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Can Australia learn from international experience in managing radioactive waste?

By Anica Niepraschk - posted Thursday, 23 July 2015

Since over twenty years the Australian Government has been trying to declare sites to host our radioactive waste in a centralised facility: first in South Australia and then the Northern Territory. All of these attempts were flawed and ultimately failed – most recently the attempt to dispose of Australia's low-level radioactive waste and store the intermediate level waste in Muckaty, NT. In 2014 the sustained opposition by Traditional Owners and a broad alliance of civil society organisations finally resulted in the Commonwealth abandoning its aggressive pursuit of the site.

With it came the conclusion that imposing nuclear dumpsites on communities apparently does not work and that a shift is needed towards a voluntarist approach. This is current international best practise and indeed a very welcome change in attitude.

In March this year, Industry Minister Ian Macfarlane called on landowners across Australia to nominate their land to host a radioactive waste management facility. The two-month nomination period ended in the beginning of May. It is currently followed by a desk-study to evaluate the nominated sites' suitability to host the facility according to a number of social, environmental and economic factors. The resulting shortlist of sites, as well as a complete list of all nominations received, is expected to be released shortly, as Mr Macfarlane repeatedly announced it for the month of July.


It is therefore timely to have a look at what a voluntarist siting process should actually encompass and how Australia's new approach rates against that.

In a new report titled 'Wasting time? International lessons for managing Australia's radioactive waste', commissioned by the Australian Conservation Foundation,

I analyse international experience in siting radioactive waste activities in regards to preconditions for their success. The lessons that can be drawn from this experience are of direct relevance to the currently ongoing Australian National Radioactive Waste Management Project.

Apart from other critical factors, the key characteristics of a successful and truly voluntarist siting process are community consent, continuous engagement with the local community throughout the duration of the project and a flexible timeframe.

Community consent refers to a site not being declared for hosting a radioactive waste facility before the community has fully agreed to it. This could be established, among others, by a local referendum or a council decision and involves that the community can withdraw from the process at any point of time, until the final decision is taken. This factor is the true core of a voluntarist approach to avoid imposing a facility on an unwilling community.

The community should furthermore be continuously engaged, meaning that the engagement continues beyond the siting stage into the construction, operational and closing phases of the project to ensure ongoing attention is paid to community wellbeing and ownership.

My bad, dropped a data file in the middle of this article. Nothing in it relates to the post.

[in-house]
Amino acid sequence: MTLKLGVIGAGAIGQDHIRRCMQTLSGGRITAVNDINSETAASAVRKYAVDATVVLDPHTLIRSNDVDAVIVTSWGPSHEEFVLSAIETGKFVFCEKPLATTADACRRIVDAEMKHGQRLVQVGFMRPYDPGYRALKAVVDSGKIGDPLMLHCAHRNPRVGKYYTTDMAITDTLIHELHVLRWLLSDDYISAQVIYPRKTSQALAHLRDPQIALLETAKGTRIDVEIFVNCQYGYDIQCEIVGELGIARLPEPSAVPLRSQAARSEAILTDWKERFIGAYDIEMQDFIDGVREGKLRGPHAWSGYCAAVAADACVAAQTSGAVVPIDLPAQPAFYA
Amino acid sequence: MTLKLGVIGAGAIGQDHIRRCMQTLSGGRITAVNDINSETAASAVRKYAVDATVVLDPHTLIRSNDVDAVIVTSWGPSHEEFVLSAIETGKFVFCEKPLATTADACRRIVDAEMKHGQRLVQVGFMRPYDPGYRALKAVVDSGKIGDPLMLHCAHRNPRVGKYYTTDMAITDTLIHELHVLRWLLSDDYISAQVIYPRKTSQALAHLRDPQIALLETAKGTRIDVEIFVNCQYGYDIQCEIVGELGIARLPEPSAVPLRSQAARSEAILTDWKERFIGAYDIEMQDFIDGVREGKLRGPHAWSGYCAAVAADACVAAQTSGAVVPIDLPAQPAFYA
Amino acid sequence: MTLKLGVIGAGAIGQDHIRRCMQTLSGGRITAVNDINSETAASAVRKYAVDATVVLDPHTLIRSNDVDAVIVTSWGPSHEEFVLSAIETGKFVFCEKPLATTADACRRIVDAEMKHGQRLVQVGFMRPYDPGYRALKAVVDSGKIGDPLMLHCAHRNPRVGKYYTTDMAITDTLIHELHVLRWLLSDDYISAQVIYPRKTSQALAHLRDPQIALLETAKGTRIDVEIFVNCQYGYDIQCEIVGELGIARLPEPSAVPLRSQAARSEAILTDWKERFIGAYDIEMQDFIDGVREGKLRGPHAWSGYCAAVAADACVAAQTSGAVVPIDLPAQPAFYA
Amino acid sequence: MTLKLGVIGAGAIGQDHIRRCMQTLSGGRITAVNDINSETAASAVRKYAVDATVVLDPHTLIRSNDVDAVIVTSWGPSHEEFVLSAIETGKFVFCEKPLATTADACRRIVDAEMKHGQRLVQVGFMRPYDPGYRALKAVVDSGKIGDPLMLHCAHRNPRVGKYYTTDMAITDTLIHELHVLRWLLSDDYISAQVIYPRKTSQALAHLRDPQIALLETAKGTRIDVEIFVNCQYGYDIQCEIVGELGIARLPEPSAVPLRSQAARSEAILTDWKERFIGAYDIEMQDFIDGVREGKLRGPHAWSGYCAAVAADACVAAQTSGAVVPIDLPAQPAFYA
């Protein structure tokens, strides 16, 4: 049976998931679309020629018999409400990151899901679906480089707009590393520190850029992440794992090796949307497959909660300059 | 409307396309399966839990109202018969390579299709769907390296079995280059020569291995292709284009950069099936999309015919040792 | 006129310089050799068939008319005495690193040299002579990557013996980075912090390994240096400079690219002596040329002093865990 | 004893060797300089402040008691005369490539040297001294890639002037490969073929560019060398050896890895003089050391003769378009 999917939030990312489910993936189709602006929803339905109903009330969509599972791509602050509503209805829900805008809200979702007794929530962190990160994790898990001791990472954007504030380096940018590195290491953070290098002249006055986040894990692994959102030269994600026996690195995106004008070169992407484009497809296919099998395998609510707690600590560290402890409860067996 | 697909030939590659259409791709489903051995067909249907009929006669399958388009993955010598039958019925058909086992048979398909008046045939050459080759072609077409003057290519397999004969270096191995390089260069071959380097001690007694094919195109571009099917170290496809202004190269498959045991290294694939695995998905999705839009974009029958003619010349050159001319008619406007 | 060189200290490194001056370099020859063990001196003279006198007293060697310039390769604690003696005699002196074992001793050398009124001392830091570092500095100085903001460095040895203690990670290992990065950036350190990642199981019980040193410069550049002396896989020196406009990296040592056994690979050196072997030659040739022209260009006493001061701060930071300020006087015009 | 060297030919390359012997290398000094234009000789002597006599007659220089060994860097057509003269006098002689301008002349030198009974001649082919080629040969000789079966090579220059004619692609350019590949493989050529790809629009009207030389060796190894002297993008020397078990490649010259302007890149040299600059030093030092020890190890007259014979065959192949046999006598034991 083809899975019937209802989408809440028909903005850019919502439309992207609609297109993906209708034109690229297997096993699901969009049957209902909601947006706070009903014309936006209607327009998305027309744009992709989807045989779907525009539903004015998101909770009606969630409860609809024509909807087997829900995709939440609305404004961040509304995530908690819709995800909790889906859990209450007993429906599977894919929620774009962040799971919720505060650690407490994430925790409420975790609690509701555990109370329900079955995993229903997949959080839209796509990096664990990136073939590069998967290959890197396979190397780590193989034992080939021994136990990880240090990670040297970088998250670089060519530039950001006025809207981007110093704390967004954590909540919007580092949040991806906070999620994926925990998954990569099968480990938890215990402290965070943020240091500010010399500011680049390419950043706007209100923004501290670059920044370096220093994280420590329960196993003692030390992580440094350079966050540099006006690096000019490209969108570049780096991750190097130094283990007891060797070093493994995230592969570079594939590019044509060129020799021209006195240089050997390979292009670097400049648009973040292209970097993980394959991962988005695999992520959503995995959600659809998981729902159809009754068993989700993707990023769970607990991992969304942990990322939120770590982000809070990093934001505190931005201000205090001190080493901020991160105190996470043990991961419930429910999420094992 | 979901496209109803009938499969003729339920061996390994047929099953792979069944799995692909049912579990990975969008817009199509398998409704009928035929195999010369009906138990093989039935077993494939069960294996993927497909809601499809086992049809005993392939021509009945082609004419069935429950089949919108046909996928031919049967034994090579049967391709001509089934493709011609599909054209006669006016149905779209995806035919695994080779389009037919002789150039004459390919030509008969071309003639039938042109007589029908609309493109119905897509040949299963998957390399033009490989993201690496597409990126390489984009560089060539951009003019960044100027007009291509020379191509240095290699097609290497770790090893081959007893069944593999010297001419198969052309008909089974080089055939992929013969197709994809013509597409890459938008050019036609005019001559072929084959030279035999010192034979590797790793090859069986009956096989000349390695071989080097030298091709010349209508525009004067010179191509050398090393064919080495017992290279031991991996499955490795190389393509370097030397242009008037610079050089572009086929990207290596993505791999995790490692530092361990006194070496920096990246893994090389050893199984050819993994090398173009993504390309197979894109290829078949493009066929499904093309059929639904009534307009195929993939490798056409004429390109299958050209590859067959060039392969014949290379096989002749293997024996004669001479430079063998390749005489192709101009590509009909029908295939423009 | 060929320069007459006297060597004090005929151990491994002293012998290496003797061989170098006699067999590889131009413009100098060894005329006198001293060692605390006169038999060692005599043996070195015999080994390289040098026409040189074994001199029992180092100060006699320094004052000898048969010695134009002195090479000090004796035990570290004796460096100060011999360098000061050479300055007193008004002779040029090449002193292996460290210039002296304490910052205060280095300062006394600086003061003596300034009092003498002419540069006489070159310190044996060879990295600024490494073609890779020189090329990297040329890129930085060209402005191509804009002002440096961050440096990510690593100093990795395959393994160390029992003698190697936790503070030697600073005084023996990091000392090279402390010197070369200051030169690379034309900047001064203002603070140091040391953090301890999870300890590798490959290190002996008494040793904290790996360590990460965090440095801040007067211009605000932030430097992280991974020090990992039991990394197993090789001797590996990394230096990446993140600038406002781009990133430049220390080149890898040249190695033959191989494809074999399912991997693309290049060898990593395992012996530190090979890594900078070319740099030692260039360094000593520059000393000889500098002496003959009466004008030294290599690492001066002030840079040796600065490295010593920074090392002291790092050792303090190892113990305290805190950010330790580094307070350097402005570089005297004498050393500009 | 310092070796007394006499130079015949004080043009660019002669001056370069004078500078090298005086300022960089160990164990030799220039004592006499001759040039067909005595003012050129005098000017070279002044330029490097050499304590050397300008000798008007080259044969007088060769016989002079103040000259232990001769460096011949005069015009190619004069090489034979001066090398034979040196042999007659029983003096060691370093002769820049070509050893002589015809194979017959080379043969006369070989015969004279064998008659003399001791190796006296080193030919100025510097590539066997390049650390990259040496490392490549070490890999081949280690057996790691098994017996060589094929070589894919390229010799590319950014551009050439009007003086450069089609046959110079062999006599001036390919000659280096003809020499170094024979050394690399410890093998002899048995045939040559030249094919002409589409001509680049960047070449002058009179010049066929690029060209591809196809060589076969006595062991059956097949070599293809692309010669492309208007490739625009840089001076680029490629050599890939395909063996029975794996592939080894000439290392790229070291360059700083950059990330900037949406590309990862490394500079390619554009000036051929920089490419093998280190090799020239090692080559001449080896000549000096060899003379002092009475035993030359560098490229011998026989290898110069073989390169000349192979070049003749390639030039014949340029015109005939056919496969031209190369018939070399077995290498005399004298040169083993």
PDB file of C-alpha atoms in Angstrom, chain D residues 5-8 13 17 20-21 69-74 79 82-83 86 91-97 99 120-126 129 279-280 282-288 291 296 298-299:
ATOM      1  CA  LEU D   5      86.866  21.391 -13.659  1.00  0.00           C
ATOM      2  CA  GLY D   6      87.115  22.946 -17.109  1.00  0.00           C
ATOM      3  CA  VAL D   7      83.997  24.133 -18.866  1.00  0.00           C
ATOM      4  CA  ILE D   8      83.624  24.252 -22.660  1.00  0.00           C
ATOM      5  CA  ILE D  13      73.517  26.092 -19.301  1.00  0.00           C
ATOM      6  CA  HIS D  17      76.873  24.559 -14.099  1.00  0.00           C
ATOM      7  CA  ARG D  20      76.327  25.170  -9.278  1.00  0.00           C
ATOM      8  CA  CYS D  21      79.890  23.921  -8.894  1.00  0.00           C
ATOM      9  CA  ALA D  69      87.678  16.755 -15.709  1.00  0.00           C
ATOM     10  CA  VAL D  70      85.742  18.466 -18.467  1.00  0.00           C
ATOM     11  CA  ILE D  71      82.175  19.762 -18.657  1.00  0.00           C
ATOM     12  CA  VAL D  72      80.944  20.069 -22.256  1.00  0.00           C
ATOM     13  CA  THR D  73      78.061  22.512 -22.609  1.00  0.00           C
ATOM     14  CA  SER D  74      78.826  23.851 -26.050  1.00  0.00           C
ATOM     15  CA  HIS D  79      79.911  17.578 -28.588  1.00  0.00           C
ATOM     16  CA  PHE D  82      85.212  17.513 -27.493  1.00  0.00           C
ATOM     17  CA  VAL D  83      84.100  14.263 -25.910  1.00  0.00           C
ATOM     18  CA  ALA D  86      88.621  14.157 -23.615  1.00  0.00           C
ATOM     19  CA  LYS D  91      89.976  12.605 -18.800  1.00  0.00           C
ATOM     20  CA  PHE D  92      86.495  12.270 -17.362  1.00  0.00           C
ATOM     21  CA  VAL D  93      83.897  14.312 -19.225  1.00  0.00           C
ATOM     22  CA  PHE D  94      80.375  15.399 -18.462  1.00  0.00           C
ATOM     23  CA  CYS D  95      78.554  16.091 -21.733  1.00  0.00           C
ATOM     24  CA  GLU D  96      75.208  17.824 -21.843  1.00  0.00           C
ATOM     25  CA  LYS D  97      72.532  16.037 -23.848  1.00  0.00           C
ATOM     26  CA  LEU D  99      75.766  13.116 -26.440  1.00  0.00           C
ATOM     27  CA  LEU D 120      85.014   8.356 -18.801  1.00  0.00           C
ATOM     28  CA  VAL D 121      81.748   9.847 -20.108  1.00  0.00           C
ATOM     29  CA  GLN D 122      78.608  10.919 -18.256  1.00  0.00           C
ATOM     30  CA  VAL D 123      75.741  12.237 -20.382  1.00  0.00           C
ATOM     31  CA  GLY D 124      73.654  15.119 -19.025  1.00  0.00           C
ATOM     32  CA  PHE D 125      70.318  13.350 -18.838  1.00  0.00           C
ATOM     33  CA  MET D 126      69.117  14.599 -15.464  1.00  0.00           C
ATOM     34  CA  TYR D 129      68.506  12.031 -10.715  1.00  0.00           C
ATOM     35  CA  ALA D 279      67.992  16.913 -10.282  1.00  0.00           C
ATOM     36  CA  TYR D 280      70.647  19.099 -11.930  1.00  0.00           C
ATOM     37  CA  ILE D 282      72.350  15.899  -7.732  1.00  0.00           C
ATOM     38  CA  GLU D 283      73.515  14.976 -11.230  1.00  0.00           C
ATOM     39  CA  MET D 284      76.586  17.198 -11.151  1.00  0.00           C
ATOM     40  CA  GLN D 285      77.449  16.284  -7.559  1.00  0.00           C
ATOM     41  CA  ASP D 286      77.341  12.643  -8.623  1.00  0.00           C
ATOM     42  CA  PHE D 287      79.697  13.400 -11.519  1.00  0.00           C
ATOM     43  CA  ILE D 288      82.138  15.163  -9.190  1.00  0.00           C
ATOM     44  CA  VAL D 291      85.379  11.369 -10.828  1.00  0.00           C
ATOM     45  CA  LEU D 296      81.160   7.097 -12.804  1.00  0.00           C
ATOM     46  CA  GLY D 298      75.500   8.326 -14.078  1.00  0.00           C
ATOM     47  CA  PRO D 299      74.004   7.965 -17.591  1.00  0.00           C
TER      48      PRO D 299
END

Additionally, a voluntarist siting process should not set out a rigid timeframe for a decision to be taken but rather leave the community to engage in ways it finds meaningful and helpful until it feels ready to take an informed decision, which is essential in a matter of such national importance and high risk.

Looking at Australia, none of these factors is prominent in the current approach laid out by the Department of Industry and Science. Not only does it propose a very limited timeframe for the shortlisting of nominated sites, conducting site characterisation studies and a detailed business case to inform the final selection of a site, but it also leaves almost no room for community participation during this process. Beyond a 60-day commentary period following the announcement of shortlisted sites, most planned engagement with communities seems to be providing information rather than engaging in consultations.

Landholders can only withdraw from the process until site characterisation begins and communities as a whole seem to have no expressed right at all to withdraw or veto. In fact, community consent is not a precondition for a final site to be declared and will not have to be established at any point during the process. This entirely contradicts voluntarism and deeply undermines not only the project's character but also its likely success.

If the federal Government's intention of following a voluntarist approach is sincere, it will have to take these factors into account – plus a number of other points that have proven essential and are outlined in the report. The next 12 months will show if we will once again witness a forceful attempt to deal with Australia's radioactive waste or if the Government is taking its promise of voluntarism serious – and how willing it is to learn from others and its own past.

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About the Author

Anica Niepraschk is a political scientist specialised on governance issues and civil society participation in democracies. She is based in Melbourne.

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